Season 4 of Rita, the Danish series created by Christian Torpe, is finally available on Netflix US. It was deeply emotional, heartwarming, and a brilliant resolution to the story of Rita that we have been privileged to see so far. Continue reading “Review: Rita, Season 4”
Christian Torpe is the creator and writer for the Danish series Rita, which is available in the U.S. on Netflix. In this exclusive interview, Torpe answered some questions about Rita and his work.
Torpe was nominated for “International Producer of the year” and “European producer of the year” at the Monte Carlo Television Festival for the breakthrough hit Rita, which began airing in Denmark in 2012. Before Rita, he wrote for the Danish shows Park Road and Maj & Charlie. He wrote the movies Får and Almost Perfect. The series Rita now has a mini-series spin off called Hjørdis.
The lead actress in Rita was nominated for and won best actress awards for her work in the series.
OAD: Congratulations on Rita. It’s a big hit on Netflix here in the US. I think the main thing on everyone’s mind is will there be a season 4 of Rita? The ending of season 3 could be either a cliffhanger or a finale. I’m hoping it’s a cliffhanger!
CT: What I like about the last episode of season 3 is that it can be both – unlike season 1 and 2 that felt less like an actual ending. When I wrote it, I had no idea if we would do a season 4 (and I still don’t), so I wanted to at least convey the feeling that while it may not be an ending it’s at least the end of a chapter in Rita’s life. If Netflix wants more, then I’m happy to open a new chapter!
OAD: Rita is a fabulous character. Did she come from someone you know in real life or did you simply dream her up? She has so many flaws, but she’s absolutely lovable. How do you see Rita?
CT: There’s a lot of anger in her. Anger is a drug, it prevents you from feeling anything else, which can be handy if you carry a lot of pain, like Rita does. She’s deeply flawed, especially as a parent, but she does the best she can, and that’s really all you can ask of a human being. I guess there’s a lot of myself in her. Hiding behind sarcasm is something I relate to a little too well and she basically says all the things I’m afraid to say out loud.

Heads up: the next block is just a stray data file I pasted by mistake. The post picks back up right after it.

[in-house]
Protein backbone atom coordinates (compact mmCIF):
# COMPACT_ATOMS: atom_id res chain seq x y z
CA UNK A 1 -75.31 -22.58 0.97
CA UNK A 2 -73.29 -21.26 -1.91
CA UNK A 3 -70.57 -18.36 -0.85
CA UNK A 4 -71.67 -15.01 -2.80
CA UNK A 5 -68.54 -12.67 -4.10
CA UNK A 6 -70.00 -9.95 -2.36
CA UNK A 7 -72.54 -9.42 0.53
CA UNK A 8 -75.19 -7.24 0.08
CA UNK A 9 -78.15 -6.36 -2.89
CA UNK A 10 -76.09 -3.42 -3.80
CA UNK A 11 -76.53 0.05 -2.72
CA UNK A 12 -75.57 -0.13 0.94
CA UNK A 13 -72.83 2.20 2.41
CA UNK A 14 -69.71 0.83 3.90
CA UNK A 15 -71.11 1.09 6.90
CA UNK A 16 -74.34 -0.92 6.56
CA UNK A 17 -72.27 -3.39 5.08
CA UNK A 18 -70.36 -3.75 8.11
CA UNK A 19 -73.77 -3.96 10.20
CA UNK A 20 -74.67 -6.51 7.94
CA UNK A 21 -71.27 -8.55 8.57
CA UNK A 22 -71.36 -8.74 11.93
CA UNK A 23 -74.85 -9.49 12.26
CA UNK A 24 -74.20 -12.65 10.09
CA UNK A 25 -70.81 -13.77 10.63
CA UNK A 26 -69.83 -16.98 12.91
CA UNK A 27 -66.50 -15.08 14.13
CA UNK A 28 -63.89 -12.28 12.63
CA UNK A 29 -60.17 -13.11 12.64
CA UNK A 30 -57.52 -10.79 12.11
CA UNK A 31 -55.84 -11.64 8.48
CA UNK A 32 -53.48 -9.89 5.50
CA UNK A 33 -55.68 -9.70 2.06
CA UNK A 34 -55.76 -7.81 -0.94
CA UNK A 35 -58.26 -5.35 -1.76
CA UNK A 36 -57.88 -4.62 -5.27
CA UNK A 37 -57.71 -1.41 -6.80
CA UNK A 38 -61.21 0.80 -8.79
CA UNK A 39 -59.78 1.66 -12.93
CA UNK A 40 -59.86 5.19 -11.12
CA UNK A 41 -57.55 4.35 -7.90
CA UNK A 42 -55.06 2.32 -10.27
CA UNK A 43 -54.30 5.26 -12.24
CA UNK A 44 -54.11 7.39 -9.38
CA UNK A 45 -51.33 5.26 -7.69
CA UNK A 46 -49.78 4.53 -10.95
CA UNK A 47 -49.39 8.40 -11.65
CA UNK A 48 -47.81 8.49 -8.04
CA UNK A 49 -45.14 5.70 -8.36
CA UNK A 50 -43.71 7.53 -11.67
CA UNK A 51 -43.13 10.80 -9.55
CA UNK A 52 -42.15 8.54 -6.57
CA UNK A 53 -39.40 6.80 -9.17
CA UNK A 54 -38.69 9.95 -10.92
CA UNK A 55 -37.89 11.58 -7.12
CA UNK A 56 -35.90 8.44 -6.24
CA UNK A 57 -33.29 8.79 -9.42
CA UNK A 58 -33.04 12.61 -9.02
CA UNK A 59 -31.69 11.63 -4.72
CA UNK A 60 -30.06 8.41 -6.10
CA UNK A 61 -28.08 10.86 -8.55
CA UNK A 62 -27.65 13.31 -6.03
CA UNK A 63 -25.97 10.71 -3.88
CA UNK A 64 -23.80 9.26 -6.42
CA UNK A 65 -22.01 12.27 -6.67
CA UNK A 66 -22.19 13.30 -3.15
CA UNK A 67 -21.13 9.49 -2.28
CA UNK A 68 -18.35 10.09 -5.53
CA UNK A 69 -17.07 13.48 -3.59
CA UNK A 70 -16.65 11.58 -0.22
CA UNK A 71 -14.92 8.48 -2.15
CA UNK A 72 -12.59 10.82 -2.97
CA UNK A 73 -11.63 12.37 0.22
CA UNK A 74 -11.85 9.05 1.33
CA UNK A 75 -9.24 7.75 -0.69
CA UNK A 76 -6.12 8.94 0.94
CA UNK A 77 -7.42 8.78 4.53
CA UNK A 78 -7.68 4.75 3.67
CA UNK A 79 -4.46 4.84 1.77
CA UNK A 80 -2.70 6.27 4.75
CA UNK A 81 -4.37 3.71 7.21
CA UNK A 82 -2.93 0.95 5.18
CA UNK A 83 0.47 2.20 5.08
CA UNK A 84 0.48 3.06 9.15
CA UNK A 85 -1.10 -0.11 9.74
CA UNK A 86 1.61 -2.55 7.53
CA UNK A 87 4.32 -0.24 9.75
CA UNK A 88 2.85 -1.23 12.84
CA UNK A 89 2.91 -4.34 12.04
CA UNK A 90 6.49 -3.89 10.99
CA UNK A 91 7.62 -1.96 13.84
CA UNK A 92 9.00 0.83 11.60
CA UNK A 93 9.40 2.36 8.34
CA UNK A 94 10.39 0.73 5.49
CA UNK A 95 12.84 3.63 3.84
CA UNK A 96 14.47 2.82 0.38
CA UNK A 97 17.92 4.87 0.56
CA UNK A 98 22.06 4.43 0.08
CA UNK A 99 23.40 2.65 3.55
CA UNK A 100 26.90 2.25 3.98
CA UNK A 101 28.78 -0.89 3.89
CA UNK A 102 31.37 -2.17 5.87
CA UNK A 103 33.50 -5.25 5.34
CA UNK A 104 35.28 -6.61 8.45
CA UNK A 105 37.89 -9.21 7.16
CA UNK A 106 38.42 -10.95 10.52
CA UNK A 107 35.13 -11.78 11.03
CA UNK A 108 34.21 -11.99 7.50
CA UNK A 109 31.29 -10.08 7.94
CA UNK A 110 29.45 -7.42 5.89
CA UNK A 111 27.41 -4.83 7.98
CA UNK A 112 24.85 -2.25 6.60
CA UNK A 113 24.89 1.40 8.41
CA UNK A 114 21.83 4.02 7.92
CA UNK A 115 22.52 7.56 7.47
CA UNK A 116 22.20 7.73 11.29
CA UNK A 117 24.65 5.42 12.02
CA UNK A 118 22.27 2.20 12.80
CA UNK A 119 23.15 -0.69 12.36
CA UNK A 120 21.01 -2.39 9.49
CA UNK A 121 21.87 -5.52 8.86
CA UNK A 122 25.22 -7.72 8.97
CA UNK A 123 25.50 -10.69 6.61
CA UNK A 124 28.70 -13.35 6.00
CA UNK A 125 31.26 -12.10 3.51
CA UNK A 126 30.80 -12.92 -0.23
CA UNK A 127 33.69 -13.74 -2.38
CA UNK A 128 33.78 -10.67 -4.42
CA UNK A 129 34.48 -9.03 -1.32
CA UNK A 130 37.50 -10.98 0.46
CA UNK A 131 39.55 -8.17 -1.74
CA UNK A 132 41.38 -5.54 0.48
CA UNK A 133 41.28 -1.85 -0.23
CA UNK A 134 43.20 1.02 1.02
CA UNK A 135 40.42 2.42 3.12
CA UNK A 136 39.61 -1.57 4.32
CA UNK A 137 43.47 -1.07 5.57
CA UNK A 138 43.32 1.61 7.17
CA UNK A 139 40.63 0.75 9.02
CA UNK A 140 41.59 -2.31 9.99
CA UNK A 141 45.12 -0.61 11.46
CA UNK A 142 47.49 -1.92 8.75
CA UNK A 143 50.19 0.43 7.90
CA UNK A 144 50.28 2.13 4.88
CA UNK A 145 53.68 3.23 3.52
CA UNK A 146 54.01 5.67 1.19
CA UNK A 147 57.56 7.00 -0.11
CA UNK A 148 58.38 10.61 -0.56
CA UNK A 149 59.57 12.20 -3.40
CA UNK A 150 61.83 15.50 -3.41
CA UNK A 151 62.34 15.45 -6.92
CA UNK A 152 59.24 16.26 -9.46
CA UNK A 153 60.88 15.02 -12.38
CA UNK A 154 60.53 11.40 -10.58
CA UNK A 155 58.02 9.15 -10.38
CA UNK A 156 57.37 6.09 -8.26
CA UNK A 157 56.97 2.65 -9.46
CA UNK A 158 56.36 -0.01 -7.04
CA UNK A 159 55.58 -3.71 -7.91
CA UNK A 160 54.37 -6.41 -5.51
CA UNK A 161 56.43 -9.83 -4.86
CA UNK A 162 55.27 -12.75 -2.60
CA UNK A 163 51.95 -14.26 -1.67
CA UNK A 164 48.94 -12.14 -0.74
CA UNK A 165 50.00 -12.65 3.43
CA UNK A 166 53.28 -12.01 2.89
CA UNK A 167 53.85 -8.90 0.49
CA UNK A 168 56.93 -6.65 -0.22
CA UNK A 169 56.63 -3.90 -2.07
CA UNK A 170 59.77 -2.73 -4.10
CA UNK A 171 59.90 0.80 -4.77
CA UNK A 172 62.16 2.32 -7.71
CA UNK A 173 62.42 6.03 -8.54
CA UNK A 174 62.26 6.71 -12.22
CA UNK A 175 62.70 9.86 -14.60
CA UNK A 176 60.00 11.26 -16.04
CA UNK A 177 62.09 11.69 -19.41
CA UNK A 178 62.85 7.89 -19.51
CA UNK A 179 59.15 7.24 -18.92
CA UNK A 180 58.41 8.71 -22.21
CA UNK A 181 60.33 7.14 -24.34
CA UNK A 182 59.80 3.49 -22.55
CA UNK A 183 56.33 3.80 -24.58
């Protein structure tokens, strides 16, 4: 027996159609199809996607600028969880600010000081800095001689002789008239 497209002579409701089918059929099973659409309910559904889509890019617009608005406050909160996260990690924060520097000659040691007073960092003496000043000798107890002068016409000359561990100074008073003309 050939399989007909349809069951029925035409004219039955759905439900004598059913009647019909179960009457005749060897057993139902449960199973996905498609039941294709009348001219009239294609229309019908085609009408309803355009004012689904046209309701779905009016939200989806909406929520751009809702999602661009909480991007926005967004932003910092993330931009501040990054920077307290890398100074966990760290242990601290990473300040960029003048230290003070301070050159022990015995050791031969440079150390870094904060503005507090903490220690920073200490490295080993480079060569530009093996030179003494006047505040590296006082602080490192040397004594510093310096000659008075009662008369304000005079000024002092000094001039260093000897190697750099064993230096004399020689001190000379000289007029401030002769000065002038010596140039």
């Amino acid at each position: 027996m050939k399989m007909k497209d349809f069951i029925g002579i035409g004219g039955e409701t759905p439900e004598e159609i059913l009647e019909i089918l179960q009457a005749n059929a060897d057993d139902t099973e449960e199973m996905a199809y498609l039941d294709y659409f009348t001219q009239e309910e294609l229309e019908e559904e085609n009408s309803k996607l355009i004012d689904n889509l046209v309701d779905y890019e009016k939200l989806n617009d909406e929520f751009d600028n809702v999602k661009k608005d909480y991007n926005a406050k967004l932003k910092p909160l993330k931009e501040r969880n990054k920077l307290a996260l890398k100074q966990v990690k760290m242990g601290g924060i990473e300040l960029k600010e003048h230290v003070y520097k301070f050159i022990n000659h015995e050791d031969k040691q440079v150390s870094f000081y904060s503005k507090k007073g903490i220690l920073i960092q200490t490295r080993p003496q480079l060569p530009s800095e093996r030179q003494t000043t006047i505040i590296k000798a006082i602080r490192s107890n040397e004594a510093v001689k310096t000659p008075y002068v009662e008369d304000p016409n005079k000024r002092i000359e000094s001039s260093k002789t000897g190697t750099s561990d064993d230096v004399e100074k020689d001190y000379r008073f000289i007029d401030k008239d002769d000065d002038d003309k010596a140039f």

OAD: Mille Dinesen is so perfect in the role of Rita. How did you pick her for the part?
CT: I wish I could take credit for that, but that’s all on our director, Lars Kaalund – and on Mille of course. We had so many Danish actresses read and Lars kept suggesting Mille. I was reluctant to see her – I knew she was a brilliant actress, but she had just played the Danish Bridget Jones, and I just couldn’t imagine her making the shift from sweet and clumsy to angry and self destructive. Finally she came in and read – and as Lars had known the entire time, she was perfect.
OAD: The other characters on Rita are also wonderful in their parts. Do you have any particular characters you found especially important or really liked? I thought Ellen Hillingsø as Helle was especially compelling.
CT: Ellen is such a great actress and I love writing her character, Helle. Helle is annoying even when she is right – which she often is – and that energy brings out the best/worst in Rita. I have a soft spot for Jeppe as well. I am gay and always wanted to write a gay character where his sexuality was not a problem or a concern or something that made him a victim, but just a backdrop to do a coming of age story.